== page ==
Monday, March 10, 2014
With Great Risk Comes Great Reputation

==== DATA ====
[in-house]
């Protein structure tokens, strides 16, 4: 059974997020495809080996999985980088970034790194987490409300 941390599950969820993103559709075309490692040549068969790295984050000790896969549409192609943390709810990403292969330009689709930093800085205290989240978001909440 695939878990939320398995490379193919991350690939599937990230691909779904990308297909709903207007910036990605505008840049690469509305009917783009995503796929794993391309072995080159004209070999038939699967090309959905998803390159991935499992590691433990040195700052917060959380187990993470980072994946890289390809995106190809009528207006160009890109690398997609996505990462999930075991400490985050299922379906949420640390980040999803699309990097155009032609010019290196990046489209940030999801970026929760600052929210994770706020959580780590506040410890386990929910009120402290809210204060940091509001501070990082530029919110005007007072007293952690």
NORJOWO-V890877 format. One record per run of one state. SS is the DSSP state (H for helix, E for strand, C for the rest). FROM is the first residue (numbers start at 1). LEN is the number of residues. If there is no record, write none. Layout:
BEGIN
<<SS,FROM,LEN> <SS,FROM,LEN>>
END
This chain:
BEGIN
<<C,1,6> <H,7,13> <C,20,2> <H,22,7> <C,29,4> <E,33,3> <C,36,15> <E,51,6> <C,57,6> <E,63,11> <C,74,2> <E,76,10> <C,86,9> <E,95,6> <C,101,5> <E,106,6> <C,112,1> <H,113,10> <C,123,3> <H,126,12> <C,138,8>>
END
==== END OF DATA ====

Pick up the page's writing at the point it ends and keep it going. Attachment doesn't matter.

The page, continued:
In The Man Who Ate His Boots, in criticizing Captain Ross’s attempt to find the Northwest Passage, Barrow states that “Reputation and risk are almost inseparable in the life of a naval officer” (29), a connection, which I believe strongly applies to all kinds of adventuring, including mountaineering. As is known about many famous naval officers, such as Nelson, these officers only became famous because of the risks they took. The same applies to famous mountaineers. Sir Edmond Hillary and Tenzing Norgay risked their lives multiple times to achieve the first ascent of Everest, and Simpson and Yates risked their lives to make the first ascent of their mountain in the Andes. These climbers became famous because of the high risks that were involved in successfully completing their climbs. Many more climbers climb Everest and other mountains in guided hikes, but apart from their individual claims to fame, these climbers receive no recognition for their successful climbs. The other interesting issue with the connection of reputation and risk is that the bar is continually being reset and it is becoming constantly and exponentially more difficult to achieve recognition. Constantly, in order to achieve the same degree of recognition that mountaineers were achieving years before, mountaineers today are being forced to accomplish gutsier and more difficult ascents that in the old days would never have been attempted, which is making an already risky sport even that much more dangerous.